Calum MacLeod is a reporter for the Inverness Courier and had been writing for SHOTS since its early days. In 2009 the Highland and Islands Media Awards' judging panel awarded him “Highly Commended Feature Writer of the Year”.
Sandstone Press, a fairly new publisher based in the small Highland town of Dingwall (home to Scottish Division One giant killers Ross County, footie fans!) has been dipping a tentative toe in the world of fiction.
For the company’s first thriller, however, Ron McMillan does not so much dip a toe in the waters as dive in head first with a Greg Louganis style flourish.
Alex Brodie and his assistant sit in their office in London, as skint as any hardboiled private eye you care to name. Except Alex is a photo-journalist, not a detective, and rescue is seemingly round the corner with a lucrative offer that will take him back to his old stamping grounds of Korea.
It is an offer that inevitably proves too good to be true and when Brodie balks baulks at being party to fraud on a massive scale, he is implicated in murder (providing a grim explanation for the title) and forced on the run while he looks for a way to clear his name, bring the culprits to book and still end up solvent at the end.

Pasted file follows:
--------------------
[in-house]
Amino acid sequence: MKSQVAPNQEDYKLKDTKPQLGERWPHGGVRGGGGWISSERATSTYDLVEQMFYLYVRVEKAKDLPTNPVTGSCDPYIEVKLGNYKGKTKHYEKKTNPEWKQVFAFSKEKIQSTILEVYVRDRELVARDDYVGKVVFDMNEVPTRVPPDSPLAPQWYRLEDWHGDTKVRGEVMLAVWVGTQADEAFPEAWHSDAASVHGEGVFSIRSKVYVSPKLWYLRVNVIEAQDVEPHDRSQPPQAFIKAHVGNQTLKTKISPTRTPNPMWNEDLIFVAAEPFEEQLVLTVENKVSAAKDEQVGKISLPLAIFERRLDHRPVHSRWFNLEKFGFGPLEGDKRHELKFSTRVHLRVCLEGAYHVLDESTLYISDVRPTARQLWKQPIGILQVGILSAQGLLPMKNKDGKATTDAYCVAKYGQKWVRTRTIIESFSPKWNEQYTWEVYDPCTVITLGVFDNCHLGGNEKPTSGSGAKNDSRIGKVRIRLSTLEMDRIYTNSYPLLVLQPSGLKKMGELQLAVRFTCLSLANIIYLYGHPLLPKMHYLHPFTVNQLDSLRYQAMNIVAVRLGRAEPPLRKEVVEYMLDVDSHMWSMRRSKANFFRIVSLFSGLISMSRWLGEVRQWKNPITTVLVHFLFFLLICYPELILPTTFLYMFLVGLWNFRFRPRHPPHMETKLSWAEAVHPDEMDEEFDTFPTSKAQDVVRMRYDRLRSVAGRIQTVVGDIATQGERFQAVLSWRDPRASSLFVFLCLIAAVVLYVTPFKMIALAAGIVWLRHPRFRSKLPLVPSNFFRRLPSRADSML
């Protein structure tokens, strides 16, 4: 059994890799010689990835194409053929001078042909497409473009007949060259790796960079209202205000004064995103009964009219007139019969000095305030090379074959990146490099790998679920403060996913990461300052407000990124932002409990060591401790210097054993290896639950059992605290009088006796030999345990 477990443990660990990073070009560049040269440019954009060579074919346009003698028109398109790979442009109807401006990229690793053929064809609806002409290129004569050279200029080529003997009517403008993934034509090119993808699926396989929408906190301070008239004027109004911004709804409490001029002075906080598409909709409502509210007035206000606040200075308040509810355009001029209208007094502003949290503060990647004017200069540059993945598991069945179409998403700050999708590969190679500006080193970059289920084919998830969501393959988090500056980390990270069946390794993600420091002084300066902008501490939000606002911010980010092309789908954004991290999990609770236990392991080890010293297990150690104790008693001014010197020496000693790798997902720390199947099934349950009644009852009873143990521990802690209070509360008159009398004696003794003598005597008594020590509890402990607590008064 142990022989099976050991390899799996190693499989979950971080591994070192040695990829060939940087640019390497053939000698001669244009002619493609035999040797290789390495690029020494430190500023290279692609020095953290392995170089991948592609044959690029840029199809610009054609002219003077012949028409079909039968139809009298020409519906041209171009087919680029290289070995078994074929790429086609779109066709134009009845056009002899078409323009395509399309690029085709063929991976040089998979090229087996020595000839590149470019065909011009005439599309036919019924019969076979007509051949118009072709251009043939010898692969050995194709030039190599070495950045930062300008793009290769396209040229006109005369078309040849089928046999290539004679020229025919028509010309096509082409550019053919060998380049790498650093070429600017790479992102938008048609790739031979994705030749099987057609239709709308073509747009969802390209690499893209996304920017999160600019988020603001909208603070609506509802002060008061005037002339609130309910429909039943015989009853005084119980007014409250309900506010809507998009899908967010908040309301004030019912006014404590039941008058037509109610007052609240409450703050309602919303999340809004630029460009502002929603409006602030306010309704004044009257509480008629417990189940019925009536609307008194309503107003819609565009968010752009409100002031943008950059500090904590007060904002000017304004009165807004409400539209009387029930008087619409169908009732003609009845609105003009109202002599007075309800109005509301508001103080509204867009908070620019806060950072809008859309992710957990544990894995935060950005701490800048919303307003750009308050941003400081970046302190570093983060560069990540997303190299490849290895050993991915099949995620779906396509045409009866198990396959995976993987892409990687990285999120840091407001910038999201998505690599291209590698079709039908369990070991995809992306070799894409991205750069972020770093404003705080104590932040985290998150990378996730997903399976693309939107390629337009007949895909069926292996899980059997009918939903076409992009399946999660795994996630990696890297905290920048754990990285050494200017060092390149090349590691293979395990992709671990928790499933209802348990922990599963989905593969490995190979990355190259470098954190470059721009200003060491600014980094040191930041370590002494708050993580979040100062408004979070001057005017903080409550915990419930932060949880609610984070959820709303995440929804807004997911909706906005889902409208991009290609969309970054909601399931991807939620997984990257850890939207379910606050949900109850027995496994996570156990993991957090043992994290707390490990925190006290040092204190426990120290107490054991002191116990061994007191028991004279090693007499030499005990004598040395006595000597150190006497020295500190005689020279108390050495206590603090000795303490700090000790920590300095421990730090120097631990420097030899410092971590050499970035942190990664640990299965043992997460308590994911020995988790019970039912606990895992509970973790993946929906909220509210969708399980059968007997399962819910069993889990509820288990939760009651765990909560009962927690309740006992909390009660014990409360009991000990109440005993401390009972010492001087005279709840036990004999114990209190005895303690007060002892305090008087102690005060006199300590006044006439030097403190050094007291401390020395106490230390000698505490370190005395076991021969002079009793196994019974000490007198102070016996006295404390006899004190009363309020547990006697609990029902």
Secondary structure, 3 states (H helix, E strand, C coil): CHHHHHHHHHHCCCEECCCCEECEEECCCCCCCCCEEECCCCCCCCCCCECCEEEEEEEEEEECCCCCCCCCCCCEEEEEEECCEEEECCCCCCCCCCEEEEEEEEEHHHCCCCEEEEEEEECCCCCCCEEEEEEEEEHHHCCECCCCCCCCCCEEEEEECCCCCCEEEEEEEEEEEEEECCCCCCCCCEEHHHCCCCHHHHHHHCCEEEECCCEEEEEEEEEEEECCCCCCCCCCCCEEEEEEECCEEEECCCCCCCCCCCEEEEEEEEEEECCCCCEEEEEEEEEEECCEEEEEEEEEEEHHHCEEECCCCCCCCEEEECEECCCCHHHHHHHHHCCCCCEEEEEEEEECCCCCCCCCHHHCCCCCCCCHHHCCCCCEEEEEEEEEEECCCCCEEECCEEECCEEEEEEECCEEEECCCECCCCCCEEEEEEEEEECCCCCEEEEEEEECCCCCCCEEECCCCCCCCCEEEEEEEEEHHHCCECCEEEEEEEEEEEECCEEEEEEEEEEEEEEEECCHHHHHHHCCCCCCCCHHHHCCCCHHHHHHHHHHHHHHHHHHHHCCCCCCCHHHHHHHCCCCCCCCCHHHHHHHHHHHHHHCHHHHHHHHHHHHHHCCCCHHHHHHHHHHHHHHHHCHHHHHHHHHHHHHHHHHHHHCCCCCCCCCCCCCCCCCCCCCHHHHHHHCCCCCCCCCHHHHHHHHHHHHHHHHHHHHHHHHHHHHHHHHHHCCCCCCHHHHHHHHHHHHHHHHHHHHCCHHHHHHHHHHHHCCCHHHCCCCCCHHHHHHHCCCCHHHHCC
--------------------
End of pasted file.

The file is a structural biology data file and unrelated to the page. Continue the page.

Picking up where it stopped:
For his first entry into the criminal world, McMillan gets everything right. Brodie is a sympathetic but flawed protagonist, falling too easily into bed with prostitutes for example, despite carrying a torch for an old flame, but with his own moral core. He is also a rather good guide to the exotic, and for most of us the unknown, territory of South Korea, combining an insider’s knowledge with an outsider’s insight, but doing so without bogging down a story that remains lean and pacy, just what you want a thriller to be.
Extra kudos to Sandstone for a striking effect simple cover – a blood splattered Korean flag.
Nice debut, Mr McMillan. Now let’s see what you do next.